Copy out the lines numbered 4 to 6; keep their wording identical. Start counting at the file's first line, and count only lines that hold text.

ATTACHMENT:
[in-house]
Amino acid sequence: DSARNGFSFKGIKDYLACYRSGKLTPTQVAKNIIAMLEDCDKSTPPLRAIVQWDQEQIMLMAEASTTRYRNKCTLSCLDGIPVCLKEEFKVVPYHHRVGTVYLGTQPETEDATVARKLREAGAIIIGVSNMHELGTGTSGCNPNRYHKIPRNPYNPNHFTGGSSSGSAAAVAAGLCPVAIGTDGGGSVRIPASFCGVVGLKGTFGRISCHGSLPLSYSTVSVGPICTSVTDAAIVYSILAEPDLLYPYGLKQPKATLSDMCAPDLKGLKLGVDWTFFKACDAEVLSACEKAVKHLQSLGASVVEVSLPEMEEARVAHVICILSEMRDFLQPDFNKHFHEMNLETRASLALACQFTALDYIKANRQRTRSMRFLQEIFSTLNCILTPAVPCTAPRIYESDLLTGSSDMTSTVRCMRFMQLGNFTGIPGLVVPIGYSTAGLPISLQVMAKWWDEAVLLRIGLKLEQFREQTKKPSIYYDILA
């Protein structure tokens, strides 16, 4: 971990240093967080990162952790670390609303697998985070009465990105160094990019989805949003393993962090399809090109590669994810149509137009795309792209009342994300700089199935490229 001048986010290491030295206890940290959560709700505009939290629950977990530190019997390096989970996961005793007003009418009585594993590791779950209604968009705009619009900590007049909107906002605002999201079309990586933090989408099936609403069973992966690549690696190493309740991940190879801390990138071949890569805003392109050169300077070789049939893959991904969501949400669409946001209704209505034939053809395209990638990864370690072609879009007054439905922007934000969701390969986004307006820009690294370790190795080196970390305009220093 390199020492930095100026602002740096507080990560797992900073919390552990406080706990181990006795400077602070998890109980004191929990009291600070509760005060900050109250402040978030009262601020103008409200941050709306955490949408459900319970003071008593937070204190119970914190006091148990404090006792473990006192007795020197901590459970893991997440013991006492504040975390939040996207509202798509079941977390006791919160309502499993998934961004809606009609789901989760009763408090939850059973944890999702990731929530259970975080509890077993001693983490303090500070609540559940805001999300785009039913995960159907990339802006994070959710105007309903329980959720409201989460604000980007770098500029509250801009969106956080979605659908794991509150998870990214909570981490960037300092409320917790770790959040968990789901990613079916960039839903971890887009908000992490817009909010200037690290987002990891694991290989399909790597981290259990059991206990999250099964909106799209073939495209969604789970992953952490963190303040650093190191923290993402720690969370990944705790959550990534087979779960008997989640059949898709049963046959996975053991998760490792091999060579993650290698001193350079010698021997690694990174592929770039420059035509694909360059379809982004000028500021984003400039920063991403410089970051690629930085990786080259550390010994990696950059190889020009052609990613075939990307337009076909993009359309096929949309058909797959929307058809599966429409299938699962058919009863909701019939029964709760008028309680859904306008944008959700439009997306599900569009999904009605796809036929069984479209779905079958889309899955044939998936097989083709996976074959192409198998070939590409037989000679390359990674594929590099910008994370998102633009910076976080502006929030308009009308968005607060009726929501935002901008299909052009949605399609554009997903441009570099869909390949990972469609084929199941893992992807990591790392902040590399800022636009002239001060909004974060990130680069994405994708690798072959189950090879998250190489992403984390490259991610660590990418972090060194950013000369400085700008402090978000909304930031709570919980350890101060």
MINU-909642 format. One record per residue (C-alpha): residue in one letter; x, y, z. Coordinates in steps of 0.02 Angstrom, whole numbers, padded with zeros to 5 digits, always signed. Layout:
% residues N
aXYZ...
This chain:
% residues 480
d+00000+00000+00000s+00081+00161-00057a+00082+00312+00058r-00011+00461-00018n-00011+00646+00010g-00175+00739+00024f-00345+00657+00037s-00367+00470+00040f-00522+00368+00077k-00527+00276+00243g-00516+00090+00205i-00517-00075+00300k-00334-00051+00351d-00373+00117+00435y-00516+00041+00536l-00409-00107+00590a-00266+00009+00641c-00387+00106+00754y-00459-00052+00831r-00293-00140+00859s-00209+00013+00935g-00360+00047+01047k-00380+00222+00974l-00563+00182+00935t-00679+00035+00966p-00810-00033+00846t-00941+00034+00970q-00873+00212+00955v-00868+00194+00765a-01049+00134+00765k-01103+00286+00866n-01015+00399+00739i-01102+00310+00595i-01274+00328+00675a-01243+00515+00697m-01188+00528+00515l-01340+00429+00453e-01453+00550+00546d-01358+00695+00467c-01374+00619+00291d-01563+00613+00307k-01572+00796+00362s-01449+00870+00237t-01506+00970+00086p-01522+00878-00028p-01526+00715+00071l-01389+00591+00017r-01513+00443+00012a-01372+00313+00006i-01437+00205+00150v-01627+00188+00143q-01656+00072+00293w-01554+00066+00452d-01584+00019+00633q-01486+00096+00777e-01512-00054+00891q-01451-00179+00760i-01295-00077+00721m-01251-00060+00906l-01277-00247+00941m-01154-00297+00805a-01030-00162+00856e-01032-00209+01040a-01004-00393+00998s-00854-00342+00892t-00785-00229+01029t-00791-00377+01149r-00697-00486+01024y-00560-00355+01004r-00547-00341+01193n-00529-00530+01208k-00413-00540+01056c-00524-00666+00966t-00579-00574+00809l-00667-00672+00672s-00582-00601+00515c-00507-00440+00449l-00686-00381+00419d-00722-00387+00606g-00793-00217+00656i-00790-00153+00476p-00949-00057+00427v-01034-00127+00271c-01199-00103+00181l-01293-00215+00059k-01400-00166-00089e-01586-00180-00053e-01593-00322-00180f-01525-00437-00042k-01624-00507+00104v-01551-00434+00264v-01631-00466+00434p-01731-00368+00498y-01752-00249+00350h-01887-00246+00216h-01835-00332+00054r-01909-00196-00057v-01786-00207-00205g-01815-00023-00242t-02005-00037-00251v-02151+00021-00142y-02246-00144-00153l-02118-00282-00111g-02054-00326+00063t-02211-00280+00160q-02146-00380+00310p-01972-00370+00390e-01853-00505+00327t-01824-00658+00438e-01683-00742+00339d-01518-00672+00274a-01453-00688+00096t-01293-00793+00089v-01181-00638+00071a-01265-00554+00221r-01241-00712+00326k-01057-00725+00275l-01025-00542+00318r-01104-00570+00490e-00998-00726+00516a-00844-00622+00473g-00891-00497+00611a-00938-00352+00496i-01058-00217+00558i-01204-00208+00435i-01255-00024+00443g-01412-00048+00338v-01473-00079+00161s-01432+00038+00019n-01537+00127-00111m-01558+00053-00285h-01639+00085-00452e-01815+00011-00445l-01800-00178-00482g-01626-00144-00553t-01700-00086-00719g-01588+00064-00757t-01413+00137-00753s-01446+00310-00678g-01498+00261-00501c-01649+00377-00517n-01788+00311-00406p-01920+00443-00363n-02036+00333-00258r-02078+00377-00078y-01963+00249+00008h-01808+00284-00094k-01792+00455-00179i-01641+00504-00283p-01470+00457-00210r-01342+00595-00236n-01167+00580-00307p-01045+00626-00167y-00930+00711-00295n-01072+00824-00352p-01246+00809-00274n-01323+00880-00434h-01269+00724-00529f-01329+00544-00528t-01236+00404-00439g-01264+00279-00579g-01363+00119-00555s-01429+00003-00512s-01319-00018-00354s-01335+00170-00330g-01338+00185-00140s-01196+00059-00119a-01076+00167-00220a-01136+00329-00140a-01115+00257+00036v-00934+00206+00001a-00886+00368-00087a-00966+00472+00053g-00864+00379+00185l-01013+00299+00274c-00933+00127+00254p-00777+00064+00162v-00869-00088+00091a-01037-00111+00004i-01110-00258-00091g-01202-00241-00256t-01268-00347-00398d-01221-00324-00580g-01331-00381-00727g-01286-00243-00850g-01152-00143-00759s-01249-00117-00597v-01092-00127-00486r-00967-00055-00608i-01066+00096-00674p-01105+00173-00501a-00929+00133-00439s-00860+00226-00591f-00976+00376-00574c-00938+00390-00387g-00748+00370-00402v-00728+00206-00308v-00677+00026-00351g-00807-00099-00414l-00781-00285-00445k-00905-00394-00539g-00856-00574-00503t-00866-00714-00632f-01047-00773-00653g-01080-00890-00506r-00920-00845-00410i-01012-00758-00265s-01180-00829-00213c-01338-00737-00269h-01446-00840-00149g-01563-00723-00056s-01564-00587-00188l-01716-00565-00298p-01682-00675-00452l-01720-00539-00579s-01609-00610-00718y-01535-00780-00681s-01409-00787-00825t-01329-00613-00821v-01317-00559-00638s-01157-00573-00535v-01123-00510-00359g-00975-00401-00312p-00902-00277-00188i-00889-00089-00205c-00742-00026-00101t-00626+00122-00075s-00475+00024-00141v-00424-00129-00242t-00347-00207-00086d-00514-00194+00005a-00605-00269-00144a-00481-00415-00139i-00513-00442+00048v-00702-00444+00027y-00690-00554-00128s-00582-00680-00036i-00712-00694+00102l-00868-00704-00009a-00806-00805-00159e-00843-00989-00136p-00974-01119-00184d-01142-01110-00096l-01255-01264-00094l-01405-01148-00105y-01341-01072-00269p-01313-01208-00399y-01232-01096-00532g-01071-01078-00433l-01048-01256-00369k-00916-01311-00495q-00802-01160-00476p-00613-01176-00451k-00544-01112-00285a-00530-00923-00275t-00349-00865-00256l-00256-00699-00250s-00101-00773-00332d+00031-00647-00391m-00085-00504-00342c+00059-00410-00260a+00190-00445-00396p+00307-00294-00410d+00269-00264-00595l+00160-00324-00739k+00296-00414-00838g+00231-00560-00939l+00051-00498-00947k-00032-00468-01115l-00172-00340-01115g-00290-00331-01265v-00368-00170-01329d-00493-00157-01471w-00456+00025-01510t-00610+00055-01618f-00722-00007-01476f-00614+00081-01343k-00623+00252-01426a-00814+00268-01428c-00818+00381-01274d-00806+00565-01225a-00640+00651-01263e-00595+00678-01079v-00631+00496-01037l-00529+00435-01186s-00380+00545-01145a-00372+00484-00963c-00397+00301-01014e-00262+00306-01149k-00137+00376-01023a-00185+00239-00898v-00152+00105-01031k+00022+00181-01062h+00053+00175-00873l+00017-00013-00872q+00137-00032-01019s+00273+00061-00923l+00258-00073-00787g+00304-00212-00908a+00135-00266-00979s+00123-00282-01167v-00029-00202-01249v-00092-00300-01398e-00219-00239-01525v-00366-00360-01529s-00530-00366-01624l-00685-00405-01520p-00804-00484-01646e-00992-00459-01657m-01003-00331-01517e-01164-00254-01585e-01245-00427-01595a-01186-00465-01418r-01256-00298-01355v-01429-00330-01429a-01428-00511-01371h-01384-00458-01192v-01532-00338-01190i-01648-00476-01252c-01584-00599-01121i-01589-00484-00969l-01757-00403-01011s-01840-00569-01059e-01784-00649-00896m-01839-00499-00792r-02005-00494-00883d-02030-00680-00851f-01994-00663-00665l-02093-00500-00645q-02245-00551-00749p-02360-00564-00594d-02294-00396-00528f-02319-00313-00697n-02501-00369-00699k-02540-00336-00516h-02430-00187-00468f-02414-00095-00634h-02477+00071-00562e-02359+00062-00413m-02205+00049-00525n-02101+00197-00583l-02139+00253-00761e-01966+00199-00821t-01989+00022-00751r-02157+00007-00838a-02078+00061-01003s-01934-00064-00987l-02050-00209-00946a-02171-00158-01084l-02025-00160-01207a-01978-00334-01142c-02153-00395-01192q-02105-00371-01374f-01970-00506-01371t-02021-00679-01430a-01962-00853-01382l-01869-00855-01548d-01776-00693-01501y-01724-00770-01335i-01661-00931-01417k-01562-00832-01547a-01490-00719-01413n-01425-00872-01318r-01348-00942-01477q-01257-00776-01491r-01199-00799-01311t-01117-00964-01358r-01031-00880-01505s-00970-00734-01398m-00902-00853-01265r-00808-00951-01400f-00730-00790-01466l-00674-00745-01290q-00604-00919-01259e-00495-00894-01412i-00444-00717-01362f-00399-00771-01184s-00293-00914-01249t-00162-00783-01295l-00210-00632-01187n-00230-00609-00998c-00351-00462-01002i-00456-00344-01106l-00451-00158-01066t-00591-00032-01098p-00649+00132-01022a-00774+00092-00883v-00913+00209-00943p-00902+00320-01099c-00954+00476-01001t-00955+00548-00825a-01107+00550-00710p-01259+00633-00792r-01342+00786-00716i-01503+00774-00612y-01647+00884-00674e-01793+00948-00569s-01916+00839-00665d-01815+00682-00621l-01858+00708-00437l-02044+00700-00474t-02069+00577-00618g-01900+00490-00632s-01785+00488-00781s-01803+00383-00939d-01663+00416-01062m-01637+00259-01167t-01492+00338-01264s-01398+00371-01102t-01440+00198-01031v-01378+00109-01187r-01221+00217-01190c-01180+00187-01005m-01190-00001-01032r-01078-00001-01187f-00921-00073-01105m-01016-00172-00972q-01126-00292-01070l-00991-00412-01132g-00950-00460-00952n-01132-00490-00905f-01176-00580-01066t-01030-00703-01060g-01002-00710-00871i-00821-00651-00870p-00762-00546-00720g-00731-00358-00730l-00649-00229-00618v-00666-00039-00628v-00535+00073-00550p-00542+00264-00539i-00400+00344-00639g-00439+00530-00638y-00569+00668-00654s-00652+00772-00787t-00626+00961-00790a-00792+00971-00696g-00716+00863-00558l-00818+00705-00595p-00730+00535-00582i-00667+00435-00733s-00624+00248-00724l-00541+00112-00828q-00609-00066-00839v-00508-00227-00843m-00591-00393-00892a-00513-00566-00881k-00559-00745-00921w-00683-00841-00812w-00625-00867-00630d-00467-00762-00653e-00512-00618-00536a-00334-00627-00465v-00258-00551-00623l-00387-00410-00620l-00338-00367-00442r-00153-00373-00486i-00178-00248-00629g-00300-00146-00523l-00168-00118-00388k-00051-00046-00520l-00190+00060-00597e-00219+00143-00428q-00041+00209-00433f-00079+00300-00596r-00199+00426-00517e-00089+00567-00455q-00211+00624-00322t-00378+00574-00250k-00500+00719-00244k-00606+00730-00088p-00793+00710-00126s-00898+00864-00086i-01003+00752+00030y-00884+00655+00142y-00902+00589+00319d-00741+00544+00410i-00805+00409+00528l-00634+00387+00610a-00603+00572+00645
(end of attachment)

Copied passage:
MINU-909642 format. One record per residue (C-alpha): residue in one letter; x, y, z. Coordinates in steps of 0.02 Angstrom, whole numbers, padded with zeros to 5 digits, always signed. Layout:
% residues N
aXYZ...